This is one of five ideas we’re sharing for feedback as part of Kittelson’s Equity Challenge, an initiative to develop practical ways to advance equity in transportation. Learn more about the challenge and read the other ideas here.

Equity Challenge: Excessive Rework Needed for Curb Ramps to Meet ADA Requirements

Current methods of ADA curb ramp design and construction often result in unintended, but avoidable, inequities.

ADA (Americans with Disabilities Act) defines maximum slopes allowed at curb ramps. During design, we can apply precise slopes to the ADA ramps; however, a loss of information occurs during plan production, and is all but eliminated once the ramp is under construction. Major and costly efforts then follow construction to calculate whether those ramps meet ADA requirements. High percentages of noncompliance point to a game of “telephone” that happens when plans are passed from one party to the next and a loss of information occurs.

Ramps are costed during design at approximately $1,500 each. Construction firms set aside $4,000 for each ramp to account for expected rework. The money spent to rework curb ramps could be better spent on enhanced crosswalks, wider sidewalks or bike lanes, local or unique treatments, more resources for public engagement or other projects entirely. Getting ADA compliance the first time around saves a significant amount of money over time and reduce delays in getting ramps ADA compliant.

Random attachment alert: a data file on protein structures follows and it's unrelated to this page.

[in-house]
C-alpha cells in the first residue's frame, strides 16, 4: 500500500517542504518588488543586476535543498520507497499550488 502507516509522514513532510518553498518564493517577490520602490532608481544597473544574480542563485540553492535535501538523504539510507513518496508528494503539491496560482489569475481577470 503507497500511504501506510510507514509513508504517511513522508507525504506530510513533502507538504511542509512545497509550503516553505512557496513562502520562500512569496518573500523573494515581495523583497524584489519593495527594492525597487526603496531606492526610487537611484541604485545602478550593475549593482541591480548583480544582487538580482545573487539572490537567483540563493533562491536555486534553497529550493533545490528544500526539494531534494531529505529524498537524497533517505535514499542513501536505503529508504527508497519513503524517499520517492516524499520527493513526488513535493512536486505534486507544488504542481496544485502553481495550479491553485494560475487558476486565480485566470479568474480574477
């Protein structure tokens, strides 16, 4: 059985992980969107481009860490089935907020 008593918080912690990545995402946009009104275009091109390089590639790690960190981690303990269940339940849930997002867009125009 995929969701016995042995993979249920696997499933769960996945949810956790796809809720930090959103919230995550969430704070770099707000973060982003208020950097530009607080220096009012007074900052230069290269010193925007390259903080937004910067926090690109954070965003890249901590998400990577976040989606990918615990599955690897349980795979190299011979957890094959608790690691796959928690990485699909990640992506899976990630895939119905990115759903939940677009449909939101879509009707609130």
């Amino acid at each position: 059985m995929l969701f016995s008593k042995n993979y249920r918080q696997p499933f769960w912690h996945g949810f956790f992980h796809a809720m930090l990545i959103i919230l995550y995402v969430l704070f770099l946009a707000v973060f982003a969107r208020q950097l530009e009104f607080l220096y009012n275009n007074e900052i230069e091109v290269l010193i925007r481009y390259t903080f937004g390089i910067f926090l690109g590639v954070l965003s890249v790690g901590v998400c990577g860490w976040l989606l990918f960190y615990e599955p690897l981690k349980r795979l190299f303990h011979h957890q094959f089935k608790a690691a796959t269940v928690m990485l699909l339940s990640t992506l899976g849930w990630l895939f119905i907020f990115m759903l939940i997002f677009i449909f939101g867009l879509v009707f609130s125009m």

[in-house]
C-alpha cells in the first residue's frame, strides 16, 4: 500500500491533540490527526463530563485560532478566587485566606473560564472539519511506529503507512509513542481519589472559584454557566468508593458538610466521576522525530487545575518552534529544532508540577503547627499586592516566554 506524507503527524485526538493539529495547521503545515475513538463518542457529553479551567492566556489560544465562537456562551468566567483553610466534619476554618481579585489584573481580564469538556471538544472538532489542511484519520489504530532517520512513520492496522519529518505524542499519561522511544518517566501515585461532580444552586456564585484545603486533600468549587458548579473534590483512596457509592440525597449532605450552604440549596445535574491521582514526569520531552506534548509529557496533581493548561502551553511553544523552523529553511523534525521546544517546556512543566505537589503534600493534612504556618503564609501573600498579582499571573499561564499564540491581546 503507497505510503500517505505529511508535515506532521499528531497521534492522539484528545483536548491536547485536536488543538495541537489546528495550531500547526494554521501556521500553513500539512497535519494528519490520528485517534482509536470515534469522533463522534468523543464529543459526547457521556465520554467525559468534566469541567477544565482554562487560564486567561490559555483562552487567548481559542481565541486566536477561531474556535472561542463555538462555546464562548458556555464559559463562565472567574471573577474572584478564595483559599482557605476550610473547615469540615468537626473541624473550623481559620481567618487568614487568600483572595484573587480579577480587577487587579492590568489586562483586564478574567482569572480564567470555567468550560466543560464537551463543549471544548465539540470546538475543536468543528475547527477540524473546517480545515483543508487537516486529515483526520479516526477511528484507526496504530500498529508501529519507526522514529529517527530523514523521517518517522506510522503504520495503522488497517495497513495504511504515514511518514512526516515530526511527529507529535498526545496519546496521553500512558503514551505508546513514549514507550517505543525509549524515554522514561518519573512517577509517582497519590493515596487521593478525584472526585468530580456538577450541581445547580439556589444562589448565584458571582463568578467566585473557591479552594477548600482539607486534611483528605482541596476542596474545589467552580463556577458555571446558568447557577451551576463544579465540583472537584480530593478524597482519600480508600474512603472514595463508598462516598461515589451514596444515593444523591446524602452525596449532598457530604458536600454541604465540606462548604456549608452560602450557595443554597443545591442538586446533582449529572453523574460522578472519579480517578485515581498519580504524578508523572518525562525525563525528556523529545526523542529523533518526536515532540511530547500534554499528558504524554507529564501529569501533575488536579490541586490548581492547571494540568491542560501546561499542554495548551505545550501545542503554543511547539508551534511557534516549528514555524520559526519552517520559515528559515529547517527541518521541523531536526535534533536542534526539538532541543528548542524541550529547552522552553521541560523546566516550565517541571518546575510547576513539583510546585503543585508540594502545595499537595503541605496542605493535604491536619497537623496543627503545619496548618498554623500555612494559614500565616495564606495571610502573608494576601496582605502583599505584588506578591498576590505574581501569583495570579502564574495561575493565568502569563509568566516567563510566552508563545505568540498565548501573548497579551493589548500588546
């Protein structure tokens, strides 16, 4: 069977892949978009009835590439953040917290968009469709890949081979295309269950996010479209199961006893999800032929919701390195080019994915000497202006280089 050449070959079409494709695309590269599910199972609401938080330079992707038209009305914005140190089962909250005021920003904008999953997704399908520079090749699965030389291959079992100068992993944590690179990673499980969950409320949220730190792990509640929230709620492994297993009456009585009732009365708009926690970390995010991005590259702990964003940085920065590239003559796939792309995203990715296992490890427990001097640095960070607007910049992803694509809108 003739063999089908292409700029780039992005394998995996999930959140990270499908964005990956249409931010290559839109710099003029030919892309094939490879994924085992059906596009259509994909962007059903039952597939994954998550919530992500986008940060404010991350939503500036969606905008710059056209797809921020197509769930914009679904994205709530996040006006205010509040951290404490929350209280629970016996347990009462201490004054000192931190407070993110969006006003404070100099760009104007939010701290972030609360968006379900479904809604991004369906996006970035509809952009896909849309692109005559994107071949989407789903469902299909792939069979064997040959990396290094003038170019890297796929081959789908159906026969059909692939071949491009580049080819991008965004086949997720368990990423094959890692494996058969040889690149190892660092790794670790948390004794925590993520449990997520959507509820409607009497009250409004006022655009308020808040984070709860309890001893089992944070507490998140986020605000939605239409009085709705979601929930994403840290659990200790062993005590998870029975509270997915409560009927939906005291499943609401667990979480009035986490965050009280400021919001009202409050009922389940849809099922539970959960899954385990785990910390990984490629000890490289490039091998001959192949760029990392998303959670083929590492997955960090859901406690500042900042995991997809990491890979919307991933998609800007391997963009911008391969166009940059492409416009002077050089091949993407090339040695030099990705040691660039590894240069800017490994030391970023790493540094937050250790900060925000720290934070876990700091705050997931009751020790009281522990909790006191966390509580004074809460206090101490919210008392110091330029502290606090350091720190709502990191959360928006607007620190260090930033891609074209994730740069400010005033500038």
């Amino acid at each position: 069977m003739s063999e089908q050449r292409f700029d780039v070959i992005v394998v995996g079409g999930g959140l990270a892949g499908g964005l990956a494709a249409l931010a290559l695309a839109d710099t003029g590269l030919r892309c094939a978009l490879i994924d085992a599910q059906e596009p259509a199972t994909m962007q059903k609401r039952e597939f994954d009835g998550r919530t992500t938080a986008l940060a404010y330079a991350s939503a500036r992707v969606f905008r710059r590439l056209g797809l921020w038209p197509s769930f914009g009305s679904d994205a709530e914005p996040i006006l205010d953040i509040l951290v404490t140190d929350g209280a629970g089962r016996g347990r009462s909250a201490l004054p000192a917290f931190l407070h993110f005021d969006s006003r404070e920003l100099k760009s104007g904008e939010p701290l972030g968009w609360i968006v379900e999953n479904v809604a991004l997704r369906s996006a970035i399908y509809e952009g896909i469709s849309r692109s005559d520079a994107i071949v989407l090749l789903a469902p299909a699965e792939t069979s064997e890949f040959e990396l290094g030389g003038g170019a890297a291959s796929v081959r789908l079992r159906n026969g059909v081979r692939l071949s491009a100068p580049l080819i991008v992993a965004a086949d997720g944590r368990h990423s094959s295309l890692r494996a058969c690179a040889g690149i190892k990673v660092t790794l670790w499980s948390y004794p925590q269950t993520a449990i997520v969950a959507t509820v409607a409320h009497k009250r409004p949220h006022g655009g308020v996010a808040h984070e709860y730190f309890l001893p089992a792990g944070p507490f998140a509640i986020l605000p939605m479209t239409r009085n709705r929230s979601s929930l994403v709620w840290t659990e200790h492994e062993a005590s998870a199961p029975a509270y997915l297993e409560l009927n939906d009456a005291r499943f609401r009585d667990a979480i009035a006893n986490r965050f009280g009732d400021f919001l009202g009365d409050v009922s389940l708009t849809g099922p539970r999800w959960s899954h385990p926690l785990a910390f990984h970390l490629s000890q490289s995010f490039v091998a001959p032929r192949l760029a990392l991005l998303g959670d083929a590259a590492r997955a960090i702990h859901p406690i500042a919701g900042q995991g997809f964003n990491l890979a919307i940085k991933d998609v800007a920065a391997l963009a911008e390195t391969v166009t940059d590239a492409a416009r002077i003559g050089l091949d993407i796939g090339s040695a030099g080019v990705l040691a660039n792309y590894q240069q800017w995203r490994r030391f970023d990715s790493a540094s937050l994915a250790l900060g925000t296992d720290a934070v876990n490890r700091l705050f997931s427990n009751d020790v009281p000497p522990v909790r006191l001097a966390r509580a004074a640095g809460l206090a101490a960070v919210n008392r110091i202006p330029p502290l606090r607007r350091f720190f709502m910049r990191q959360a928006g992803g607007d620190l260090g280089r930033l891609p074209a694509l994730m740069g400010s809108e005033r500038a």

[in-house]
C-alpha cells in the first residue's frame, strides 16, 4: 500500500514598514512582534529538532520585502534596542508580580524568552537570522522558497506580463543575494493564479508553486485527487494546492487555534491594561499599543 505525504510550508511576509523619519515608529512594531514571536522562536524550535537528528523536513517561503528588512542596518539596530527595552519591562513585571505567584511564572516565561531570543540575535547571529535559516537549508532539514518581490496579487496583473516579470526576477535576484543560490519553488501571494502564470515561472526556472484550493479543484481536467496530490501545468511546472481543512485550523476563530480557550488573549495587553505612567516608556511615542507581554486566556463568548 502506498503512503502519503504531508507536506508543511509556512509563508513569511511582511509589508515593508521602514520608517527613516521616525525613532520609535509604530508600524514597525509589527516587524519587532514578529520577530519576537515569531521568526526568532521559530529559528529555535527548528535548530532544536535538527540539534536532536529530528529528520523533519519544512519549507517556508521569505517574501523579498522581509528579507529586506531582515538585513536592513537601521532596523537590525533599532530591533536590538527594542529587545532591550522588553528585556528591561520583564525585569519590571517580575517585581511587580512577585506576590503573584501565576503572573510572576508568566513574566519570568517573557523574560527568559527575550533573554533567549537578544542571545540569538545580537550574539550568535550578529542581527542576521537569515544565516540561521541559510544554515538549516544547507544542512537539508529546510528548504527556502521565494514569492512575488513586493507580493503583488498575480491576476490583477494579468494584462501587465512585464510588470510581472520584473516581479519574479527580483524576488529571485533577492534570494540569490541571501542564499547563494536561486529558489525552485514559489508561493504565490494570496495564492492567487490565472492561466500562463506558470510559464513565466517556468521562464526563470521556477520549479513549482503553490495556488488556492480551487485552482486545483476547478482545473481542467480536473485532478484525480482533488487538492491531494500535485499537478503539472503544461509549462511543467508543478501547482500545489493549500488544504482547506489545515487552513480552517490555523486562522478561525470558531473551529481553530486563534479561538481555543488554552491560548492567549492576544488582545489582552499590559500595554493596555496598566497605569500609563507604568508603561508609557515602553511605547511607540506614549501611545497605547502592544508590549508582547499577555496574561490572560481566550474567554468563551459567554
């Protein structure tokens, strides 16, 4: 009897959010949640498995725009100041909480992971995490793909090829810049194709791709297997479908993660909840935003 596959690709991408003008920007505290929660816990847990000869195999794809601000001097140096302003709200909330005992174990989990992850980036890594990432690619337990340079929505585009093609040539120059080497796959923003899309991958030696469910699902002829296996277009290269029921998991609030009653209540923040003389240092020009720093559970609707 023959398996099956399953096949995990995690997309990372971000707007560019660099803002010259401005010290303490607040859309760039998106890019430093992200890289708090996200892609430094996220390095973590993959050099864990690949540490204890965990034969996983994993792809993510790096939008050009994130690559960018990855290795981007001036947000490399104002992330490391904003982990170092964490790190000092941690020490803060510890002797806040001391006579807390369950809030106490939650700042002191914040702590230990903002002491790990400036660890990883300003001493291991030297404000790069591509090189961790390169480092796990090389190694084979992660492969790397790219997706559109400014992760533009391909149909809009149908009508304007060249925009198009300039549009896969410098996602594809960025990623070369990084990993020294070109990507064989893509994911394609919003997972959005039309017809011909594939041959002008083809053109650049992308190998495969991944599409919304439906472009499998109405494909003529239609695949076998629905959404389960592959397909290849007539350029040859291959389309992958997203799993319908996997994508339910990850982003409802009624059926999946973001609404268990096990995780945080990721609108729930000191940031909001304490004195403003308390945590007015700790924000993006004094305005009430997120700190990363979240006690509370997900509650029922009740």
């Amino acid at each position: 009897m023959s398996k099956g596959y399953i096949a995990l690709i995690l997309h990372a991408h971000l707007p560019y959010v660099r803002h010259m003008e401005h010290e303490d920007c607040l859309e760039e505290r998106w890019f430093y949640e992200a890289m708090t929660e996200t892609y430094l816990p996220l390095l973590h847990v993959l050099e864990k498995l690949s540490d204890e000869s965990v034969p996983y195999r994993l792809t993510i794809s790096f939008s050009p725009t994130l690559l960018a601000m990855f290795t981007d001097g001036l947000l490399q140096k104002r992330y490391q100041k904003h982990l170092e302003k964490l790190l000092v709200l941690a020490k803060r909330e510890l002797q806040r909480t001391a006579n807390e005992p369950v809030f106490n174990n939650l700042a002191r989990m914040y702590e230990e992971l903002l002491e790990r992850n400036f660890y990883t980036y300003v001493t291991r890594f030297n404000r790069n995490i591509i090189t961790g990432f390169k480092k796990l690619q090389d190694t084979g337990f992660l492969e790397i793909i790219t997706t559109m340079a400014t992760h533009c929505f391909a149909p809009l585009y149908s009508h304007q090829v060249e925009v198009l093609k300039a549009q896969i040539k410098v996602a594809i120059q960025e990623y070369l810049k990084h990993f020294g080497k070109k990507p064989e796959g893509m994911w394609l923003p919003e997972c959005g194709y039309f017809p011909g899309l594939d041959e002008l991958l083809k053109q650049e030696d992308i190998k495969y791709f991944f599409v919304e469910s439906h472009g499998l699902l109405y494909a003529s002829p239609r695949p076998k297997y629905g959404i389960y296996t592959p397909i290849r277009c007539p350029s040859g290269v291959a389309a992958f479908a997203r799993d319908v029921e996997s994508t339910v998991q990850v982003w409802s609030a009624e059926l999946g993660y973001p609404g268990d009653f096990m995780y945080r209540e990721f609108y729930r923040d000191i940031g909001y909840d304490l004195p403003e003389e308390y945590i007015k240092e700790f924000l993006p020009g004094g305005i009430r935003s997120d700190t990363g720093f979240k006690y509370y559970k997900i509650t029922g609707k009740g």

Elder waiting to cross a zebra crossing supported by a walker.

Getting ADA compliance at curb ramps the first time around reduces delays in getting ramps ADA compliant and saves money, which can then be put toward enhanced crosswalks, wider sidewalks or bike lanes, local or unique treatments, more resources for public engagement or other projects entirely.

Idea: Develop Better Tools to Construct Curb Ramps to ADA Requirements

We want to give contractors the ability to create the ramp in the field and adjust as needed. In addition to possessing the virtual design that was developed in the office, contractors should be given tools they can use to adjust the design to account for unforeseen elements they encounter in the field.

Such tools could include:

  • 3D printer
  • An ADA ramp field kit
  • Trimble accessories
  • Adjustable platform for survey equipment
  • Phone app using LiDAR
  • Concrete foam

The core element of our idea is to provide a tool that adjusts to field conditions but still has the precision and ease of use to help with the formwork and concrete pour. This will help ensure compliance before the concrete is set.

How This Will Benefit Our Clients & Communities

Providing tools in the field would account for unforeseen constraints during design, still allowing for field-fit efforts while giving the contractor real-time information and guidance to help adjust the design but still meet ADA standards. Through having better tools, contractors will produce a better product within a shorter timeframe. Owners will benefit from the reallocation of funds, which allows for the achievement of more project goals and ability to more fully address users’ needs.

Due to recent civil lawsuits, municipalities must now assess each curb ramp within their jurisdiction. The current thinking is that many ramps will not be compliant, so the amount of retrofitted curb ramps being built will expand as this effort progresses. The tools we develop will help build curb ramps correctly the first time and help avoid this significant additional cost and allocation of resources.

Whaddya Think?

We’d love to collaborate! Post your thoughts on this idea, or another idea for advancing equity in transportation, to social media with the hashtag #TransportationEquityChallenge.

We’d also welcome a conversation with you. Get in touch with us at and

View the other ideas that came out of the Transportation Equity Challenge here.